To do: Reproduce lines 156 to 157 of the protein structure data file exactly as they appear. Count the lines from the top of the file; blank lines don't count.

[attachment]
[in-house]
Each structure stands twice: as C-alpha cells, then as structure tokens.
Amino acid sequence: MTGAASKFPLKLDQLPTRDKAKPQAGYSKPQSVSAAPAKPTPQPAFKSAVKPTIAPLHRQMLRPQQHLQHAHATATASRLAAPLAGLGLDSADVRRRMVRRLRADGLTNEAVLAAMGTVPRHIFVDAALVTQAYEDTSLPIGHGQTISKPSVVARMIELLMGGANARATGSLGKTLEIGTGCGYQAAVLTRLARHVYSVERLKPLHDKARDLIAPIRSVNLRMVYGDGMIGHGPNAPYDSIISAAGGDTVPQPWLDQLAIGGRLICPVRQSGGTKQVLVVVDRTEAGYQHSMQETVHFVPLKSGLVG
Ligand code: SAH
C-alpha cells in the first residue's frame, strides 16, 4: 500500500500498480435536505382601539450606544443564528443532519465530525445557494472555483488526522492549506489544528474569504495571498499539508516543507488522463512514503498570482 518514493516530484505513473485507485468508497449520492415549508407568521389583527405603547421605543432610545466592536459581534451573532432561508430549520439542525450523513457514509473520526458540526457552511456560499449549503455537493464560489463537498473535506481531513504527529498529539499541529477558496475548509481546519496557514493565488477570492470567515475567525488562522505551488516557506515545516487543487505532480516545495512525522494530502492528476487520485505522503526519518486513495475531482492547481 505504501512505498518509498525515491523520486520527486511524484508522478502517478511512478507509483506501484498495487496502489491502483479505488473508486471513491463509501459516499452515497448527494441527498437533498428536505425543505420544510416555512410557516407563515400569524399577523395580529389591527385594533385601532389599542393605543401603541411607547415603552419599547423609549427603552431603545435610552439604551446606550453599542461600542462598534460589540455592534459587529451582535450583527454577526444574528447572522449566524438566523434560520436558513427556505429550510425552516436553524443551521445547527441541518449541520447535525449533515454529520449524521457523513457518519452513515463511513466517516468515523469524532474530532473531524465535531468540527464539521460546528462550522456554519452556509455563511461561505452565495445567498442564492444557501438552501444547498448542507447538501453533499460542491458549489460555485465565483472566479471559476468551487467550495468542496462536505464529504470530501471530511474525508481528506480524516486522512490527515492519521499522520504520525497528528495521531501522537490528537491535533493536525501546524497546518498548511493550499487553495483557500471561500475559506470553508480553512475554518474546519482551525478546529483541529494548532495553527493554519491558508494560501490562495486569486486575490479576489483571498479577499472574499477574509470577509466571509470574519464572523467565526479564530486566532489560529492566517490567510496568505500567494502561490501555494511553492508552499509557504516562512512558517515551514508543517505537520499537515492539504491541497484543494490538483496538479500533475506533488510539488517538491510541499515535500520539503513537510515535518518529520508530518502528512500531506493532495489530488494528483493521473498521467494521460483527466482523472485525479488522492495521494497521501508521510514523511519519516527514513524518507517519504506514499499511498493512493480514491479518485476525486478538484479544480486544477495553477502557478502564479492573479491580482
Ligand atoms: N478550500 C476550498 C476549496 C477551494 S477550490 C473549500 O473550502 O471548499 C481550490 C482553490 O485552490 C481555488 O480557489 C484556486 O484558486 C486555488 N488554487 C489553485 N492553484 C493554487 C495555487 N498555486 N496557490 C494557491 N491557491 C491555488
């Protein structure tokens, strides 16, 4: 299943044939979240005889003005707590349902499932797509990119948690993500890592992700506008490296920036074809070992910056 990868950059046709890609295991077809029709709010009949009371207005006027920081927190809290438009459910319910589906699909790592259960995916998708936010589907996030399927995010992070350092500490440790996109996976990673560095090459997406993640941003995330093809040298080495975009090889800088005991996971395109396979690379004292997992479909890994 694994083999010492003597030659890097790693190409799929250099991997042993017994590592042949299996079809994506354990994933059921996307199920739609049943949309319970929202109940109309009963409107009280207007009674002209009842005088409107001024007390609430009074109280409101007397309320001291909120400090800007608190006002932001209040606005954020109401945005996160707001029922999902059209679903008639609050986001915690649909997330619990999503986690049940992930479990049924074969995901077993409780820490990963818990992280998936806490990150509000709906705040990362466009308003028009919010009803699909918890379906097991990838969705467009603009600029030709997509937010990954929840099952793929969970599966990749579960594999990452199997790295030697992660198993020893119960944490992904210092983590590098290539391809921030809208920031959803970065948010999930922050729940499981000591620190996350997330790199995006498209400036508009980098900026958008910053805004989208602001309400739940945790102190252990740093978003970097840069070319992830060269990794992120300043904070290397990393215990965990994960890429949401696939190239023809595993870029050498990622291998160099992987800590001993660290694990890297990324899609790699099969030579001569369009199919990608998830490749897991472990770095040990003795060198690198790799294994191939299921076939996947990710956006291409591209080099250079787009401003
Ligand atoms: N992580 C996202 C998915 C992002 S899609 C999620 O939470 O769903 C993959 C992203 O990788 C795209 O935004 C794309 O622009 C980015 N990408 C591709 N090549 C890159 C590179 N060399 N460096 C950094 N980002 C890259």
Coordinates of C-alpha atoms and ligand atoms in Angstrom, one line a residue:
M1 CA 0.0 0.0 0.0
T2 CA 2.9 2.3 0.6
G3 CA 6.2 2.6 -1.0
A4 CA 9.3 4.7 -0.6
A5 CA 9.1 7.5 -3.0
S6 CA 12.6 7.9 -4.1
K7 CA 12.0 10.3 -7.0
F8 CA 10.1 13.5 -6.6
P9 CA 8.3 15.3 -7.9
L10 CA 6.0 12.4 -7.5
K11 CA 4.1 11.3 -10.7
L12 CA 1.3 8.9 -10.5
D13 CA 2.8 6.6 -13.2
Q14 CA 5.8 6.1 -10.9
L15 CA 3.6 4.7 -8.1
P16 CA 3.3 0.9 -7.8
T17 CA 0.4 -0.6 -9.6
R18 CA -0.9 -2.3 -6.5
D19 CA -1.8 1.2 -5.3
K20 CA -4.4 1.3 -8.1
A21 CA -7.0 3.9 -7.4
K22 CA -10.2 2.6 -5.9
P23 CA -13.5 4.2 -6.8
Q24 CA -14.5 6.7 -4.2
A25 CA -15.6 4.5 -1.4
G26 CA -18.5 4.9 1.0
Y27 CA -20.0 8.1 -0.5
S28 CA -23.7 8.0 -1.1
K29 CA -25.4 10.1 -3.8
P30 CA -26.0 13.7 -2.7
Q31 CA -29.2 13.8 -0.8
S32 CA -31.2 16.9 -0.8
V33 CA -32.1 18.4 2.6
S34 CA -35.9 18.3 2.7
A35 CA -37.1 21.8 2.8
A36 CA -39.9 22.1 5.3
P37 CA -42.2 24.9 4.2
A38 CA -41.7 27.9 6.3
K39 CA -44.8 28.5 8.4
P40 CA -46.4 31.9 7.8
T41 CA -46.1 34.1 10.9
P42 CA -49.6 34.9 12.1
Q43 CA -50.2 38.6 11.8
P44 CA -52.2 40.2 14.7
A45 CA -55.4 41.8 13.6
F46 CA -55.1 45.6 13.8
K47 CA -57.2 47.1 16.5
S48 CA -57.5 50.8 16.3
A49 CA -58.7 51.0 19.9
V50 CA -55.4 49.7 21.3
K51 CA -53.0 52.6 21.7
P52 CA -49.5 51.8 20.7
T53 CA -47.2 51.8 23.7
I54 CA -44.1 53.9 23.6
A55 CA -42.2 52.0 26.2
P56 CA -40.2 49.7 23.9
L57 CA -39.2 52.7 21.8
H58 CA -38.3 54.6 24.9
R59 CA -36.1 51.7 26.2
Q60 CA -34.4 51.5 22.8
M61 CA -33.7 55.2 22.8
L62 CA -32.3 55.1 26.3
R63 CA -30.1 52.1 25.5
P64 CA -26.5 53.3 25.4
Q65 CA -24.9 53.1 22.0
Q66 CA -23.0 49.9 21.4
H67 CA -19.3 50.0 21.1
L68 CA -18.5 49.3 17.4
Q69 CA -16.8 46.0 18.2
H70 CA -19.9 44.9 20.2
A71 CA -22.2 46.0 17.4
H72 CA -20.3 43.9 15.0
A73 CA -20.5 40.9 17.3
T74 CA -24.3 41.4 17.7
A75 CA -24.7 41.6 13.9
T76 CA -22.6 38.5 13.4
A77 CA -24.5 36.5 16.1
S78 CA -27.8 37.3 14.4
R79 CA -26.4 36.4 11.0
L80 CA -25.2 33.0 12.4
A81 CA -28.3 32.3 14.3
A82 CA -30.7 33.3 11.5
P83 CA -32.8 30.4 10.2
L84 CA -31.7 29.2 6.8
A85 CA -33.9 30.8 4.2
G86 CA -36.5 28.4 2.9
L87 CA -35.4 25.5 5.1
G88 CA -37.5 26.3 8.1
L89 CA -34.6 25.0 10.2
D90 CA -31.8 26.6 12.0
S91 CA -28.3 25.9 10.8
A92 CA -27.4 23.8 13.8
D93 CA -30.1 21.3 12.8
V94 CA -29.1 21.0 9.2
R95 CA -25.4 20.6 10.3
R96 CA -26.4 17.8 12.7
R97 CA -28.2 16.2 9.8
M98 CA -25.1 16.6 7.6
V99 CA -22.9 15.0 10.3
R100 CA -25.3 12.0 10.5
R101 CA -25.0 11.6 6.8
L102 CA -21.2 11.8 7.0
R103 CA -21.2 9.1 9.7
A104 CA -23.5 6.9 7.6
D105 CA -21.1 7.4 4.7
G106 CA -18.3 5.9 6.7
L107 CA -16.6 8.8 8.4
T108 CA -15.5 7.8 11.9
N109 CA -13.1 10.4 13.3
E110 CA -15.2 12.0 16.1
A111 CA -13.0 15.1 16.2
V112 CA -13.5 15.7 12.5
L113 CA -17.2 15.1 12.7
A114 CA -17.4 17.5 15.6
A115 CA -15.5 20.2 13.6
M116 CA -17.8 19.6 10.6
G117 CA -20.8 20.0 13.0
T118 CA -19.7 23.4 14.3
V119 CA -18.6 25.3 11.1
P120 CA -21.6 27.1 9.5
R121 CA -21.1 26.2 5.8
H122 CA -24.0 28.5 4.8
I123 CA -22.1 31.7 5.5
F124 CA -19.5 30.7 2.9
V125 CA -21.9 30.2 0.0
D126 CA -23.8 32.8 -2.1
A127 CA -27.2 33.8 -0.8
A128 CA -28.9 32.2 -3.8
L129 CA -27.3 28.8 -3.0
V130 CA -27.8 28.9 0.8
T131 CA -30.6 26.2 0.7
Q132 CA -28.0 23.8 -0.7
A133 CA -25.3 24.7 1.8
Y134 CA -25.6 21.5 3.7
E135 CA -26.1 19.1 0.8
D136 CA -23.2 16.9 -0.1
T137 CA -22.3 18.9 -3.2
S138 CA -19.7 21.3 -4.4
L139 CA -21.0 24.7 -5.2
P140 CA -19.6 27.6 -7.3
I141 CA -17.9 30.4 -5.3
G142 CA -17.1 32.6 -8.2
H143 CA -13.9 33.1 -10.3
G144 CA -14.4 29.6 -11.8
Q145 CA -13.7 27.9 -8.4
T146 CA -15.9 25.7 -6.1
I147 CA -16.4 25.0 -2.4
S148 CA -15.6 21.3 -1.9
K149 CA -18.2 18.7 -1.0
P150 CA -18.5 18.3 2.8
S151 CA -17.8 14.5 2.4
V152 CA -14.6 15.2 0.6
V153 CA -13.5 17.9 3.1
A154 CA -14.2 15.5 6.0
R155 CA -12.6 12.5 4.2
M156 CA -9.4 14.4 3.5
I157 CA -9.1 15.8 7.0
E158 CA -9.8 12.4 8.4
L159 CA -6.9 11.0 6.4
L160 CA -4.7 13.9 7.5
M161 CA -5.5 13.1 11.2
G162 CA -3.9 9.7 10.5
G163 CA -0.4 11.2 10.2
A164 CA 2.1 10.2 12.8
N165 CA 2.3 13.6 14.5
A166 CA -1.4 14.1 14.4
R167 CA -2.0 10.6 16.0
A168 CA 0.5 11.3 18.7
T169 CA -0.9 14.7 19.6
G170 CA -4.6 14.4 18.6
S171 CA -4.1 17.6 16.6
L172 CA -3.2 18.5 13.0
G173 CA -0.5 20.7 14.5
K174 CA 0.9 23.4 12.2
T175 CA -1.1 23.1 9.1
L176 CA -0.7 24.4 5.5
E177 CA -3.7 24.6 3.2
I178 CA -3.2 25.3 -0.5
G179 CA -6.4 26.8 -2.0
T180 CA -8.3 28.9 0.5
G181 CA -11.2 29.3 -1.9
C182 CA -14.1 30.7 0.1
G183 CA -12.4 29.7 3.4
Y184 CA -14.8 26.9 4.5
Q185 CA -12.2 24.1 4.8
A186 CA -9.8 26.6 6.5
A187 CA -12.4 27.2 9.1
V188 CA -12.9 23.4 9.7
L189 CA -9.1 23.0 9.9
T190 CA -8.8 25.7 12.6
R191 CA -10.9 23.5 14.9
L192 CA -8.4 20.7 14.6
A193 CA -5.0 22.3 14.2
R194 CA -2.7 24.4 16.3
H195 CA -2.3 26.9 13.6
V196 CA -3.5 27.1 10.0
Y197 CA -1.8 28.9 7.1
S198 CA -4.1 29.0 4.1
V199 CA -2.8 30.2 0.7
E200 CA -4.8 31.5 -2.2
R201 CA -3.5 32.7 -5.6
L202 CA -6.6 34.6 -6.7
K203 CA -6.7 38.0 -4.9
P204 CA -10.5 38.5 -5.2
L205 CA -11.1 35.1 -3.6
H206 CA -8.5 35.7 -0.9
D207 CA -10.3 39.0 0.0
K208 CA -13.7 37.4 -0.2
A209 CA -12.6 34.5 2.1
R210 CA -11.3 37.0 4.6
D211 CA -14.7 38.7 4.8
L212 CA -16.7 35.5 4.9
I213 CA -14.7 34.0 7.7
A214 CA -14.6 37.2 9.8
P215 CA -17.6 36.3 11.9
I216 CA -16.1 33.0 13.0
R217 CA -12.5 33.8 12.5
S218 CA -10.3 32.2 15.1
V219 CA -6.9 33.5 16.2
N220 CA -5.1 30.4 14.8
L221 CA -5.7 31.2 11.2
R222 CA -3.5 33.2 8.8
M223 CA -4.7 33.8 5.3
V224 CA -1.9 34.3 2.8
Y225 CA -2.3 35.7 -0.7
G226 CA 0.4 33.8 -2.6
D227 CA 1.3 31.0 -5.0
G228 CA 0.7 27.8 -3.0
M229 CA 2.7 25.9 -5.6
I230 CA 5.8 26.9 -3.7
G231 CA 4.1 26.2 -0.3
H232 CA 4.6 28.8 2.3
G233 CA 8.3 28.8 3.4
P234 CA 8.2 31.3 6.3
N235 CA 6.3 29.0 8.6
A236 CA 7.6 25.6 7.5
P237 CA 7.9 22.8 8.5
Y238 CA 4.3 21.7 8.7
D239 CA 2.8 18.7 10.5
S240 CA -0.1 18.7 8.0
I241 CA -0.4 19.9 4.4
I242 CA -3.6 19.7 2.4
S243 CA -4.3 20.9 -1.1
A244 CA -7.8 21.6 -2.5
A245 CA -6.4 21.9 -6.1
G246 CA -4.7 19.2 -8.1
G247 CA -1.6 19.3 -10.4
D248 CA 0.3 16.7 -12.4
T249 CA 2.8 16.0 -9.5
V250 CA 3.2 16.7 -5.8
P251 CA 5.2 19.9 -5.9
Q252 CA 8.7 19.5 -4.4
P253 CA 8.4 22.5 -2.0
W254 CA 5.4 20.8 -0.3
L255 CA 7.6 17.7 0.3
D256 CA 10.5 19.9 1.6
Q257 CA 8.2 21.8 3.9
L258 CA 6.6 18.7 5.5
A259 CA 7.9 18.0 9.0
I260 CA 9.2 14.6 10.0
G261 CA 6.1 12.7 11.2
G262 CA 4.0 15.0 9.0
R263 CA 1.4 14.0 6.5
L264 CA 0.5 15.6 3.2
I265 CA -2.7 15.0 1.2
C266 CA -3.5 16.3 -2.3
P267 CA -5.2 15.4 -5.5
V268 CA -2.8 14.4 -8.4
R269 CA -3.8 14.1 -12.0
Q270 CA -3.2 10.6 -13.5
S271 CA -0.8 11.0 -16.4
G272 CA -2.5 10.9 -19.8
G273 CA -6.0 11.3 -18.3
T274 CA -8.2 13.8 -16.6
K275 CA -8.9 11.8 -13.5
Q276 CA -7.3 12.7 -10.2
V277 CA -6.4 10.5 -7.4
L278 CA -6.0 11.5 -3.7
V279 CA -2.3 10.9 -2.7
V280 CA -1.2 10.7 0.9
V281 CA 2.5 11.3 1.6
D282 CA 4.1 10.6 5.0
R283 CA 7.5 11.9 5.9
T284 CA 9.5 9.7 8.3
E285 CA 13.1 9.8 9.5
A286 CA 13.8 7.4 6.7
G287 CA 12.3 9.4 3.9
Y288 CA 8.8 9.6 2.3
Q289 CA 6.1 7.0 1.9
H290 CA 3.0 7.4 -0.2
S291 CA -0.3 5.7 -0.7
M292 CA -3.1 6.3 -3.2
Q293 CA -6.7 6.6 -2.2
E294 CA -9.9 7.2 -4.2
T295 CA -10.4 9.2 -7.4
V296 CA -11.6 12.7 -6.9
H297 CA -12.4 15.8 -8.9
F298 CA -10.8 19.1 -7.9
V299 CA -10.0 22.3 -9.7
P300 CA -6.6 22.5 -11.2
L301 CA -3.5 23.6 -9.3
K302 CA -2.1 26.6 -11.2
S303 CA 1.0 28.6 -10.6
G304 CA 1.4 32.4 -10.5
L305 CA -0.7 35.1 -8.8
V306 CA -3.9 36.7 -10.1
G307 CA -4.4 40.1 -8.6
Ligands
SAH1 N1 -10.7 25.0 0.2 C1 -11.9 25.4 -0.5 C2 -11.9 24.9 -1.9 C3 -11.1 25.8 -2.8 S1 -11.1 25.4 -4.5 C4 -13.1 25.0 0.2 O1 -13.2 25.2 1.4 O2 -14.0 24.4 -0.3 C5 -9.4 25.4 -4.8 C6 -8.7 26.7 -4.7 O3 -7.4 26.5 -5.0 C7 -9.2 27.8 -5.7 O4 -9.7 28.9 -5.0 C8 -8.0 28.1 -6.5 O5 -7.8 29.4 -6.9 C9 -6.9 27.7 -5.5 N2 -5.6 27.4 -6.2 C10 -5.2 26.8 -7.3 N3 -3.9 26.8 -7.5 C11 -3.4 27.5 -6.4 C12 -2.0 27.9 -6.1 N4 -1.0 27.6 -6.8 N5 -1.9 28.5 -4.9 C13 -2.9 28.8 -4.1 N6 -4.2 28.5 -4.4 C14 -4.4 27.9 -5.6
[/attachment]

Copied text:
I147 CA -16.4 25.0 -2.4
S148 CA -15.6 21.3 -1.9